This Project-Based Learning (PBL) video offers a simple, yet powerful explanation of the approach to teaching and learning.
Project-Based Learning Professional Guide, as per the Edutopia
Edutopia.org's Project-Based Learning professional development guide can be used for a two- to three-hour session, or expanded for a one- to two-day workshop, and is divided into two parts.
Part one is a guided process, designed to give participants a brief introduction to project-based learning (PBL), and answers the questions "Why is PBL important?", "What is PBL about?", and "How does PBL work?"
Part two assigns readings and activities for experiential PBL. Ideally, the tasks will be accomplished using group collaboration and with the use of technology. These activities are outlined in the Workshop Activities section. You will also find links to examples, from the Edutopia.org video library, of PBL in action at the elementary, middle, and high school levels.
Students Follow the Butterflies' Migration: Teacher Frances Koontz shows students a symbolic butterfly sent from children in Mexico.
The Resources for PBL page includes a PowerPoint presentation (including presenter notes), which can be shown directly from the website or downloaded for use as a stand-alone slide show, and sample session schedules. You will also find recommended websites, books, and additional videos to learn more about PBL in this section.
This guide was designed to address many of the National Educational Technology Standards (NETS), established by the International Society for Technology in Education (ISTE).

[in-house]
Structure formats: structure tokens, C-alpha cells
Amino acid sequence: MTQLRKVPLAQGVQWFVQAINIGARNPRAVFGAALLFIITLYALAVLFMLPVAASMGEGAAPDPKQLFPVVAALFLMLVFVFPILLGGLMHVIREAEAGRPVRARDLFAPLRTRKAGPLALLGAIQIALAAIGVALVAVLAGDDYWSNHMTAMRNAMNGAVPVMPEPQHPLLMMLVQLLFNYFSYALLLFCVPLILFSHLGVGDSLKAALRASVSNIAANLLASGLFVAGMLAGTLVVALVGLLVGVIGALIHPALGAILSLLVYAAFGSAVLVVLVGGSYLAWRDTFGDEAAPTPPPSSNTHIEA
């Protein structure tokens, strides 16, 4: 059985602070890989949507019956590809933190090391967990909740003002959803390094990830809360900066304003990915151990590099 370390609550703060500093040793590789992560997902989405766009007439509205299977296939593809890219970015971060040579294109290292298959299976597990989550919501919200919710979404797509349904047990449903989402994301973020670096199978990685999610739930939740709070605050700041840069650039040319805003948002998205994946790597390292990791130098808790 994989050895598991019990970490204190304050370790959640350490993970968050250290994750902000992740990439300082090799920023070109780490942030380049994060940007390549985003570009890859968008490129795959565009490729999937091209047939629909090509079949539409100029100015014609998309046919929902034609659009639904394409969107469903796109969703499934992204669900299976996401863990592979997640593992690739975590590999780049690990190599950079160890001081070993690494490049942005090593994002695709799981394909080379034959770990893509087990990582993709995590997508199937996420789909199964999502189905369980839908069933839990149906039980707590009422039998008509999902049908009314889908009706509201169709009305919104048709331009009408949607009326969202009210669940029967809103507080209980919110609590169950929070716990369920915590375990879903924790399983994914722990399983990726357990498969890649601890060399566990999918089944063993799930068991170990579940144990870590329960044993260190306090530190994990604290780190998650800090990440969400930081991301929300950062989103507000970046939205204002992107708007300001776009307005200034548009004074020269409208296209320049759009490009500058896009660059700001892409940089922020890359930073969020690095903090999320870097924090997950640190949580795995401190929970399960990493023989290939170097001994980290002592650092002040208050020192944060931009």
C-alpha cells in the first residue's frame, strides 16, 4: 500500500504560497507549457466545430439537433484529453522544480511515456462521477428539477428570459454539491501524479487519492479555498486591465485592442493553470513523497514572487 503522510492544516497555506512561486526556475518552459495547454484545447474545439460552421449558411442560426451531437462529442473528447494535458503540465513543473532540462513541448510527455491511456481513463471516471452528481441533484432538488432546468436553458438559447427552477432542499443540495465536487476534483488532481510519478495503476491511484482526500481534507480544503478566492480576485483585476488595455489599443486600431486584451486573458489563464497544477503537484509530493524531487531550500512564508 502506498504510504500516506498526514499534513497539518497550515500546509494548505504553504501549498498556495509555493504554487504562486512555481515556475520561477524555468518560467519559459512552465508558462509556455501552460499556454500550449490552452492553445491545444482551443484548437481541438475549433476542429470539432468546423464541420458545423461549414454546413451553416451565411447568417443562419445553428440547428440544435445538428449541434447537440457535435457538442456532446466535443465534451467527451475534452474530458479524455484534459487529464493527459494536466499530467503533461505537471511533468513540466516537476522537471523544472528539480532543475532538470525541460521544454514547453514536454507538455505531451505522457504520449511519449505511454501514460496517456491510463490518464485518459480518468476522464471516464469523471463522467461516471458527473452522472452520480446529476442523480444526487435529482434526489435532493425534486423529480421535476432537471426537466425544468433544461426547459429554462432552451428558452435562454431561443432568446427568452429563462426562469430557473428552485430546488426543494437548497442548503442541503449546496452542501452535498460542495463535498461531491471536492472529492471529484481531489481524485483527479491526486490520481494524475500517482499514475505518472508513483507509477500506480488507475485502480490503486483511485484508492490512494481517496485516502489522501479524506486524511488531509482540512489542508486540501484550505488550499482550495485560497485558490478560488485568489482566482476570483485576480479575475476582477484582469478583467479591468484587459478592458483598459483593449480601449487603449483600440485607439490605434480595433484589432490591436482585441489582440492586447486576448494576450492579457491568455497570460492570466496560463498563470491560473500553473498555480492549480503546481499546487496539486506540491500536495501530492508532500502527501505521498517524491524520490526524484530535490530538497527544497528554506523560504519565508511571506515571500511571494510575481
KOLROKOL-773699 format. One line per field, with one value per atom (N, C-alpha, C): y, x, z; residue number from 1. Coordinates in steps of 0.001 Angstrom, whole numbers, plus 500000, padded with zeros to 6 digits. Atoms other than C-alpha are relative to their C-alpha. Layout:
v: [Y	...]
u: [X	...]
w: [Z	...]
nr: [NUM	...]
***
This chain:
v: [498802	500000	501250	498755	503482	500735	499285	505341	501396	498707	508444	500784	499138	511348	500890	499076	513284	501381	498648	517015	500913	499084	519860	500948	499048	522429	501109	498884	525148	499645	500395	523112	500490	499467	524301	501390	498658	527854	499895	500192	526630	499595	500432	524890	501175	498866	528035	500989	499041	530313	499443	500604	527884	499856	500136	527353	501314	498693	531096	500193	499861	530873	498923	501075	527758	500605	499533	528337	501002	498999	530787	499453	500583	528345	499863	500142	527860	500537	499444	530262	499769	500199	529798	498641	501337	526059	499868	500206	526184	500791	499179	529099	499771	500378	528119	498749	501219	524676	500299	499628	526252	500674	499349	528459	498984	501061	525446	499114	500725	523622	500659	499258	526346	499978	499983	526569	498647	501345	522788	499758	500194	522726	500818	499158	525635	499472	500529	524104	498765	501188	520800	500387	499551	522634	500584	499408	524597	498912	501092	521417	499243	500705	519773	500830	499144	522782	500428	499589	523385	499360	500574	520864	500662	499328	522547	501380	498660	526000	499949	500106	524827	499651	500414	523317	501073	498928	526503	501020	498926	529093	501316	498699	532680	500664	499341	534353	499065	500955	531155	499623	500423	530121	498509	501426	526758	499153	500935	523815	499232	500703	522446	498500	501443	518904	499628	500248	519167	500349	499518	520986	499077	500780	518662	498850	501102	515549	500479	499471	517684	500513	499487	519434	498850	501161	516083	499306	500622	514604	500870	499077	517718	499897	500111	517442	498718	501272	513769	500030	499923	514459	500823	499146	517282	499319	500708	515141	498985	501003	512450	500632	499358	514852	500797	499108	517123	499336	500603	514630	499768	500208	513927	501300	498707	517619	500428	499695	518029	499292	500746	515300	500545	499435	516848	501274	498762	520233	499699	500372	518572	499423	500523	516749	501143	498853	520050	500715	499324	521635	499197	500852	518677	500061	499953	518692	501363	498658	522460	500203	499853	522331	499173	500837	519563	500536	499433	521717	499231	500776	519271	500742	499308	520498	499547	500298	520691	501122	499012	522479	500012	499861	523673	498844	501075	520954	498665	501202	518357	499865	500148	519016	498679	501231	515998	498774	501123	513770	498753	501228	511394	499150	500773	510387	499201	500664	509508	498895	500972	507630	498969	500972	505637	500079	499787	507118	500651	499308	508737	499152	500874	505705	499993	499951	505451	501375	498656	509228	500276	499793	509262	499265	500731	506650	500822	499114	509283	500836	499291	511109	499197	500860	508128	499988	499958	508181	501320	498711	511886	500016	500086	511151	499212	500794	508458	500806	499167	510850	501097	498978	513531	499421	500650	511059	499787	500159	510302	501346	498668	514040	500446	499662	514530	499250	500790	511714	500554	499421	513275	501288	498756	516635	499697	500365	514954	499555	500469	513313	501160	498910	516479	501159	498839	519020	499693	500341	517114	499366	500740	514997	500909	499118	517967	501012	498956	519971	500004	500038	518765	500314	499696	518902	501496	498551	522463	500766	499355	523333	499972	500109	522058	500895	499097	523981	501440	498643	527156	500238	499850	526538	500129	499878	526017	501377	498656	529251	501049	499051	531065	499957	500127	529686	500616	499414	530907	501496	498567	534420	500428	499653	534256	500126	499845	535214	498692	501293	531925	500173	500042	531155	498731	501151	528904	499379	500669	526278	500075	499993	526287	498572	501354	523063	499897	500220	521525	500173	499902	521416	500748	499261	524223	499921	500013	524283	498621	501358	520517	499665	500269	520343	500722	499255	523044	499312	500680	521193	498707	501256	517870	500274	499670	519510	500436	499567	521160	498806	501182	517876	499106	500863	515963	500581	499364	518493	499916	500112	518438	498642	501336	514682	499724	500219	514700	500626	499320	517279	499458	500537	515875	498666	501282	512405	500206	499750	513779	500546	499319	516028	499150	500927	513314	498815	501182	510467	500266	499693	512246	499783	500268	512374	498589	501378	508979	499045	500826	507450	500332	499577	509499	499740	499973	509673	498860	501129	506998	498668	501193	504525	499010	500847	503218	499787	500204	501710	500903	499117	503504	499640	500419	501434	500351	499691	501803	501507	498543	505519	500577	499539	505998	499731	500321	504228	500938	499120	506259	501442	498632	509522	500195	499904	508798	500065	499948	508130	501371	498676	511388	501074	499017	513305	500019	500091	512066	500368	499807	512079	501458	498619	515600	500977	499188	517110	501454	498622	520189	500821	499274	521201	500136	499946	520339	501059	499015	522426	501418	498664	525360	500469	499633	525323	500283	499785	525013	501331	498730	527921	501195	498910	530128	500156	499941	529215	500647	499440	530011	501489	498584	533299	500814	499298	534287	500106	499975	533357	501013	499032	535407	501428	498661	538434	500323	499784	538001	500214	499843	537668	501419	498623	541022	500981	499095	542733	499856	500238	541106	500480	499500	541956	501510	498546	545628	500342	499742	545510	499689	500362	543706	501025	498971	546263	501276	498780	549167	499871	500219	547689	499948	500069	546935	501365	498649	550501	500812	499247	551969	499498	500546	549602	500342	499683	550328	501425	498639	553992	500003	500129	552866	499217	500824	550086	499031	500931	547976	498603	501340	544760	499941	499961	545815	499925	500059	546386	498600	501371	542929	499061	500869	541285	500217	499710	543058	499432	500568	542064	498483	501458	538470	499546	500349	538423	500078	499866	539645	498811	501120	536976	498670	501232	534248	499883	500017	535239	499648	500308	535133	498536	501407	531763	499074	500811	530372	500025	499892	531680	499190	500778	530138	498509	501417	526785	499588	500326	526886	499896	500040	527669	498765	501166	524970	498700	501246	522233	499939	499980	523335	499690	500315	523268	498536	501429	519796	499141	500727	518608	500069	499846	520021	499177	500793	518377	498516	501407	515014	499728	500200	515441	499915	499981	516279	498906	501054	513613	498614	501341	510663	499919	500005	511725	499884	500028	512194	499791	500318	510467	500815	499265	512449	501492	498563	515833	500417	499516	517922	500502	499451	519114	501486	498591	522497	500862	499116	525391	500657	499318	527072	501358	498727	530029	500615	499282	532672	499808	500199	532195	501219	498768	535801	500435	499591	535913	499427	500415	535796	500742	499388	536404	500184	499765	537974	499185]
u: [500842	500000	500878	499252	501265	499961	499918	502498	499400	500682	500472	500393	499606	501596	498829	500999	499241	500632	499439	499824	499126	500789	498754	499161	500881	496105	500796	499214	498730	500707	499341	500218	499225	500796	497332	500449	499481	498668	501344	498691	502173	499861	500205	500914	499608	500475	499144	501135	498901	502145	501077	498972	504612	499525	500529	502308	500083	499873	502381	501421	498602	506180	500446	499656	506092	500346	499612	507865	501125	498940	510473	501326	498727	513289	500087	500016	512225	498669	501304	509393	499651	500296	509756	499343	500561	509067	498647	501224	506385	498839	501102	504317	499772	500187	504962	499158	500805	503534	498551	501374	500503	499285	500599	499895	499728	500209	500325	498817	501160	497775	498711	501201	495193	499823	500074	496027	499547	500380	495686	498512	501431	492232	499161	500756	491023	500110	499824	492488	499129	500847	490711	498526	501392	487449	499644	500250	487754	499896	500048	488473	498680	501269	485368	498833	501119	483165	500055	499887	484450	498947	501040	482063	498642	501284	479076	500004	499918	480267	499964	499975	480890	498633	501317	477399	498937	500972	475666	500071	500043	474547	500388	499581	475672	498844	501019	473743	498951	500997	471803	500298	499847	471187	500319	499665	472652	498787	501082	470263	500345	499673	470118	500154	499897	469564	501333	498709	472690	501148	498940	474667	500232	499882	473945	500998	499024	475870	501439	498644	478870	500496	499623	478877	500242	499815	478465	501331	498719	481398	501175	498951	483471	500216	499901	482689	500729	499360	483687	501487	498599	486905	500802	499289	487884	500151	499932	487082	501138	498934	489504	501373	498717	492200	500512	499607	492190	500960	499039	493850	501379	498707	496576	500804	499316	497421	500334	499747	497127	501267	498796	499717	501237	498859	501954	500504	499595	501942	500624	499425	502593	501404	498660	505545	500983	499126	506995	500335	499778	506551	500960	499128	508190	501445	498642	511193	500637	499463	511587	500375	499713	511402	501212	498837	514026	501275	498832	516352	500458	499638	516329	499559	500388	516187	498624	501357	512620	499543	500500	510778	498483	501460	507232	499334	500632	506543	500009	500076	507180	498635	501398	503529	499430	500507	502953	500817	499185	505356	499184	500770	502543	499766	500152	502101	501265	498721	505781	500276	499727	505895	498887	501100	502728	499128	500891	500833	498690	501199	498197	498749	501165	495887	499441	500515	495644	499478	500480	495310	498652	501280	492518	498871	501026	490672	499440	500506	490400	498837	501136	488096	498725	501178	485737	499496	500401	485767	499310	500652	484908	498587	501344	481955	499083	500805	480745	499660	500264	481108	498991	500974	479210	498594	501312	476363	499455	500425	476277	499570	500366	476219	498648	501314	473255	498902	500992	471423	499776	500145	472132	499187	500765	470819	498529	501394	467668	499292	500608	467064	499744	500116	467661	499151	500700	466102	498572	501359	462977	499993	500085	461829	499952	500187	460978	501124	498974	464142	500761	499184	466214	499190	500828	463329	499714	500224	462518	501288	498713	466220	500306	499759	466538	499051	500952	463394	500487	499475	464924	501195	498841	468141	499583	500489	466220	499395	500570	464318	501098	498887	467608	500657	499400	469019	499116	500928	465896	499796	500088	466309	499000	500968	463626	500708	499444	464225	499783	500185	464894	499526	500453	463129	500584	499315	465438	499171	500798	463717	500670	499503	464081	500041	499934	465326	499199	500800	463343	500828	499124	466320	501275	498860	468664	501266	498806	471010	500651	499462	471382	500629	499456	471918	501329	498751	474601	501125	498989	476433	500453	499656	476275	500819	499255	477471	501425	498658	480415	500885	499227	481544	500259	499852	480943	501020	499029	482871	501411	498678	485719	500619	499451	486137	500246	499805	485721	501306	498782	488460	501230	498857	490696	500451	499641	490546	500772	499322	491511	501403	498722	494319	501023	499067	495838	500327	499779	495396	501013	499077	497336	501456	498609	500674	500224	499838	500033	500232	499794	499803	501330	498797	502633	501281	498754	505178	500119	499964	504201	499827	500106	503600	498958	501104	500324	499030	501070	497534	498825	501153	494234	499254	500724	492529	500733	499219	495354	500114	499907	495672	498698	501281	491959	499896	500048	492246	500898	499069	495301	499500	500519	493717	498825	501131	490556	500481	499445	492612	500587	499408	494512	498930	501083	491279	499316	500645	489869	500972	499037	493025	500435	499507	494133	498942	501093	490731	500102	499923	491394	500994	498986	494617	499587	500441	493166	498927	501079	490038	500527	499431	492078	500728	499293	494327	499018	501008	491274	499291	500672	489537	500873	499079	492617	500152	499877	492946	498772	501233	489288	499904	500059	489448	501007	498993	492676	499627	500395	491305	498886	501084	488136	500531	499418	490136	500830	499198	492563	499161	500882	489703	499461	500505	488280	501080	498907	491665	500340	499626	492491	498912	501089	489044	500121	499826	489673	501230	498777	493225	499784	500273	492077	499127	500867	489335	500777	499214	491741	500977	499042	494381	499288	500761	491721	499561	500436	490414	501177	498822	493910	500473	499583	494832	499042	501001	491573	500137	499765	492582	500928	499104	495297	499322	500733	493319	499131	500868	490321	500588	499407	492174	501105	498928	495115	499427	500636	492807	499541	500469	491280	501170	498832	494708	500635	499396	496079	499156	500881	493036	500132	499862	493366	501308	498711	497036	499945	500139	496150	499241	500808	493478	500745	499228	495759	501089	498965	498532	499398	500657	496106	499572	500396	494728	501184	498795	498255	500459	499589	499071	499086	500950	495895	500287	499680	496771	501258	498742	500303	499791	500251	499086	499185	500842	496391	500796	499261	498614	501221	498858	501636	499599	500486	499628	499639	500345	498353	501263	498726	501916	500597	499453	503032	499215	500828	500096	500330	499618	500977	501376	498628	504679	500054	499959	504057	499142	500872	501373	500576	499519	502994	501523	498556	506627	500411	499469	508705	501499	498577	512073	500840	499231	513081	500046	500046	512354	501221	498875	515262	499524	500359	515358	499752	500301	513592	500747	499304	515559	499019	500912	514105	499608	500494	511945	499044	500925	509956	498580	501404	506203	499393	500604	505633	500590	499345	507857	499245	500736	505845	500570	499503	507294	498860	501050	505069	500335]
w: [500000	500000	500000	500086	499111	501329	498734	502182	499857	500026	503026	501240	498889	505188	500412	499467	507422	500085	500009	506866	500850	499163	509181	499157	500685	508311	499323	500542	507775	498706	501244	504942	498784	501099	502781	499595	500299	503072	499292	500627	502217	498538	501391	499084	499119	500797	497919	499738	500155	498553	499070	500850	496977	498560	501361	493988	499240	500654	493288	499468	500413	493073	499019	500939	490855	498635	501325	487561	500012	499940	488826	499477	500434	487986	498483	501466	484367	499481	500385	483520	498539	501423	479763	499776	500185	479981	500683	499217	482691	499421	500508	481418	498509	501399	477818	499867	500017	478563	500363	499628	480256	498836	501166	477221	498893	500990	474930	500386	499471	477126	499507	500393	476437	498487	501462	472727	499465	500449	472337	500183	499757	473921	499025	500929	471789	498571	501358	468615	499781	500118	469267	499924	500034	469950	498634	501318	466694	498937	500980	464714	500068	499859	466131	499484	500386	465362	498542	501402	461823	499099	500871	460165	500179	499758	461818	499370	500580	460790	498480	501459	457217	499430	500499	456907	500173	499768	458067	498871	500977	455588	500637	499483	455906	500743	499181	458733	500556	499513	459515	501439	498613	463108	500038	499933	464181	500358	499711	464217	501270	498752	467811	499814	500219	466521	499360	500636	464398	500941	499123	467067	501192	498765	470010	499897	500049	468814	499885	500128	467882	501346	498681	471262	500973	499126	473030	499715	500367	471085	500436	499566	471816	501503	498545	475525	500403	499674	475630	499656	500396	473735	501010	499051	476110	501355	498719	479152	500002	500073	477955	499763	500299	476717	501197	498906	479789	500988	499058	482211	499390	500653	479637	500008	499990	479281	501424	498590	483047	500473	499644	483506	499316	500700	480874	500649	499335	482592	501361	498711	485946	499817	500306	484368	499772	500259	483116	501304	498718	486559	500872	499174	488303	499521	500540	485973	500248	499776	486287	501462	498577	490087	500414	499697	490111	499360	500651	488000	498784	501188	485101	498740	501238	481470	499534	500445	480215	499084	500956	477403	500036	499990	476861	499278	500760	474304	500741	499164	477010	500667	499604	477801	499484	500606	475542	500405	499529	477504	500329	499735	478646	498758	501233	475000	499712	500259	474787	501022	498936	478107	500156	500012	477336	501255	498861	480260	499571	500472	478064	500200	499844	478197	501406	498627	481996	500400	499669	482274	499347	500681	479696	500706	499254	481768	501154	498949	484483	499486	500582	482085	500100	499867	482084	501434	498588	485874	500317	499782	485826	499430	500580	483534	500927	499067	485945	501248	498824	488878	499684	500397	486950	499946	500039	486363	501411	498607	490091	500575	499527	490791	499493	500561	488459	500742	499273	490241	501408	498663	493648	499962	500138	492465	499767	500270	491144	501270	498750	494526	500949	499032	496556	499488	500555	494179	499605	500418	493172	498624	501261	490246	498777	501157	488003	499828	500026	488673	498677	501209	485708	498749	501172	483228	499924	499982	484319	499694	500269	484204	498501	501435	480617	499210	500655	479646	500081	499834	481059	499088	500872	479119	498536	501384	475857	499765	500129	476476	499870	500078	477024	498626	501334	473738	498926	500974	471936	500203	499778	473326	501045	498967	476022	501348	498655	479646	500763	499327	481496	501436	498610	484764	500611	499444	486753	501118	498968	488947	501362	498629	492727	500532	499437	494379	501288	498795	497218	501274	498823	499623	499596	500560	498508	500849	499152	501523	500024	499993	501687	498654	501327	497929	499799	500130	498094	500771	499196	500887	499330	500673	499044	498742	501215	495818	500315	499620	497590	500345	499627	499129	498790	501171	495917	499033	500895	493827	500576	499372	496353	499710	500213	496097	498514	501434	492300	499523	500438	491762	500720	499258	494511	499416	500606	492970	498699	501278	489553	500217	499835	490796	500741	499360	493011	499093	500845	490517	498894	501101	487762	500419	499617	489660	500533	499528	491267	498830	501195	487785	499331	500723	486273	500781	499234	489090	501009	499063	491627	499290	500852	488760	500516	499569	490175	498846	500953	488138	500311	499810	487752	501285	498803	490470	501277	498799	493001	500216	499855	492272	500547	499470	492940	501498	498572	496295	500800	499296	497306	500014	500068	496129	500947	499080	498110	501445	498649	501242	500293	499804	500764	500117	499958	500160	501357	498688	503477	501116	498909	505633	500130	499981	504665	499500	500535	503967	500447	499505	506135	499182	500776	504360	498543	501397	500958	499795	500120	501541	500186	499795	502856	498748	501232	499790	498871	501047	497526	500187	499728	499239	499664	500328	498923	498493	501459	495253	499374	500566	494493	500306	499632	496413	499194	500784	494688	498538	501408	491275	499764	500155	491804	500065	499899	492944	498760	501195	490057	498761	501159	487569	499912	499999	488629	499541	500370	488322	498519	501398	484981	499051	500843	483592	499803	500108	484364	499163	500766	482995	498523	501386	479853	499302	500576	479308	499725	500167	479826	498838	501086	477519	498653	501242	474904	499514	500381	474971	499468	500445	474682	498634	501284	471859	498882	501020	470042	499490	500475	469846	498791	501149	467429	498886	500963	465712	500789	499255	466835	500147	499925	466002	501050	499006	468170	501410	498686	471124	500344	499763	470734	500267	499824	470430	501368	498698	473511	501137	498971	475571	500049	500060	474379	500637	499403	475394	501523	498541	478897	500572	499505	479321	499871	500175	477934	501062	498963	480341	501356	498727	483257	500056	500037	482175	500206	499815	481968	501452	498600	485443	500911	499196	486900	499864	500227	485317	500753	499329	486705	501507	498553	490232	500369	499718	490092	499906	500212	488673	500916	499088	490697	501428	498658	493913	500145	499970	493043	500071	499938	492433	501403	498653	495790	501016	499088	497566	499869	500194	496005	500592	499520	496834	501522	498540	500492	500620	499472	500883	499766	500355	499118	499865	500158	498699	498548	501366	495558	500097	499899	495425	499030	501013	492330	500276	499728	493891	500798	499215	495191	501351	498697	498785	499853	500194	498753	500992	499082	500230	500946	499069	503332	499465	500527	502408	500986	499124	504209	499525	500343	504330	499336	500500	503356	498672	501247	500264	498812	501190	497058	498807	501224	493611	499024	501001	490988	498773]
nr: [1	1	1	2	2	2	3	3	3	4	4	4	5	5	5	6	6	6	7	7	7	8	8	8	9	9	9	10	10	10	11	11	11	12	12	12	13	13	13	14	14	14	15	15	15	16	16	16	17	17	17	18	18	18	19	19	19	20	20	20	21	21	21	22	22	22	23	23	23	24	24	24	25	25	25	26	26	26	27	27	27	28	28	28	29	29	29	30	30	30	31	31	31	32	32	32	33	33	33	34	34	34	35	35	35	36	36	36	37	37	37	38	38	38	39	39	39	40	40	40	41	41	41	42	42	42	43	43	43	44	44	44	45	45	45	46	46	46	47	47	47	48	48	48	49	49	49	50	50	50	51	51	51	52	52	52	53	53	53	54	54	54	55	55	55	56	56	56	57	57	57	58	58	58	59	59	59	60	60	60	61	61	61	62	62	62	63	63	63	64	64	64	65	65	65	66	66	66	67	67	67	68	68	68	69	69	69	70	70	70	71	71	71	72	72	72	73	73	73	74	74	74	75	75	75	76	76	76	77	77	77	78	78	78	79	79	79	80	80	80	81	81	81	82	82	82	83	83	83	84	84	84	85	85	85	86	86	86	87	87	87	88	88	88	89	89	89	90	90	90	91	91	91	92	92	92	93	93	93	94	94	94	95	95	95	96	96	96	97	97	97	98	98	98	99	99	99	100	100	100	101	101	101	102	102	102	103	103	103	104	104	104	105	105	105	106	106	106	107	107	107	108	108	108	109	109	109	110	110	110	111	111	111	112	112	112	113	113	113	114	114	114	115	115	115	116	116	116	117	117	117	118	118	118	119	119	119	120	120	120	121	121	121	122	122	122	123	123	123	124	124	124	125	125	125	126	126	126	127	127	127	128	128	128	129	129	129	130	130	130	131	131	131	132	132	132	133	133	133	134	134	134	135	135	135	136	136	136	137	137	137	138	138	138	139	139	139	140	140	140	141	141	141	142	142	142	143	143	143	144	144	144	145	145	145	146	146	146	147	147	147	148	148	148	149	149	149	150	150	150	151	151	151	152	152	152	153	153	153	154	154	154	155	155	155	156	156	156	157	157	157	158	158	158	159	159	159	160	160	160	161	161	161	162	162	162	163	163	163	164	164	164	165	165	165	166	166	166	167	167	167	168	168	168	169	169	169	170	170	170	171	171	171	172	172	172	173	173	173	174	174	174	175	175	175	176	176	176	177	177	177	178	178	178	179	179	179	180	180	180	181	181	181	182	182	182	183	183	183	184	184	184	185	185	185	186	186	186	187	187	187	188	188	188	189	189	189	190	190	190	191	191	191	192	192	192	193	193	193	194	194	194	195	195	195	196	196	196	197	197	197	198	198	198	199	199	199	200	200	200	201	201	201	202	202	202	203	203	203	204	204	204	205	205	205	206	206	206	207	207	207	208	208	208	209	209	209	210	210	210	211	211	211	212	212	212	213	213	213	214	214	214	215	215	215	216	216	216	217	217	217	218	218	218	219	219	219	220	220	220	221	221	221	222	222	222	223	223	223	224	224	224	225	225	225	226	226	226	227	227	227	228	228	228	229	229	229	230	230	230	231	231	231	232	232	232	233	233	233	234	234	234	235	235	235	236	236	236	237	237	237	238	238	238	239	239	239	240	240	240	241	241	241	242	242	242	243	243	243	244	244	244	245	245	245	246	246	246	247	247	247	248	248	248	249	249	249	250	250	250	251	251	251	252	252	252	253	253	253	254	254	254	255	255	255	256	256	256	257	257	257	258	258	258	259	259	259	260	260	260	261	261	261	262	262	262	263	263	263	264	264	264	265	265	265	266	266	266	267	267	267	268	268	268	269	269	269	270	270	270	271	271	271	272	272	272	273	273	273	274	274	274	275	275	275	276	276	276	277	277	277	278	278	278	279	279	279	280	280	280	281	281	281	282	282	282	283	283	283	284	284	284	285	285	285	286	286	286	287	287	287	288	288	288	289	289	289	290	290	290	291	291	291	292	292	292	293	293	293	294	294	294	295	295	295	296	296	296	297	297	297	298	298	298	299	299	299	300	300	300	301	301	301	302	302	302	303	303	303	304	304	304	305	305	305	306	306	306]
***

To find the specific standards for your state, visit this page at Education World that lists standards by academic subject and by state.
Continue to the next section of the guide, Why Is PBL Important?
Acknowledgments: This module was written by Sara Armstrong and Marian Shaffner. The George Lucas Educational Foundation extends its thanks to the following people who reviewed it for content and usability: Peggy Benton, assistant professor, PT3 grant director and adviser, Department of Instructional Technologies, San Francisco State University, San Francisco; DiAnn Ellis, professor, Department of Education, SFSU; David Pownell, ssistant professor, Department of Education, Washburn University, Topeka, Kansas; Tina Barrios, supervisor of instructional technology, Manatee County Schools, Bradenton, Florida; Donna Read, associate professor of education, Florida Atlantic University, Boca Raton, Florida; and Bruce "Chip" Daley, coordinator of research, development and special projects, Clark County School District, Las Vegas.
This article originally published on 10/19/2007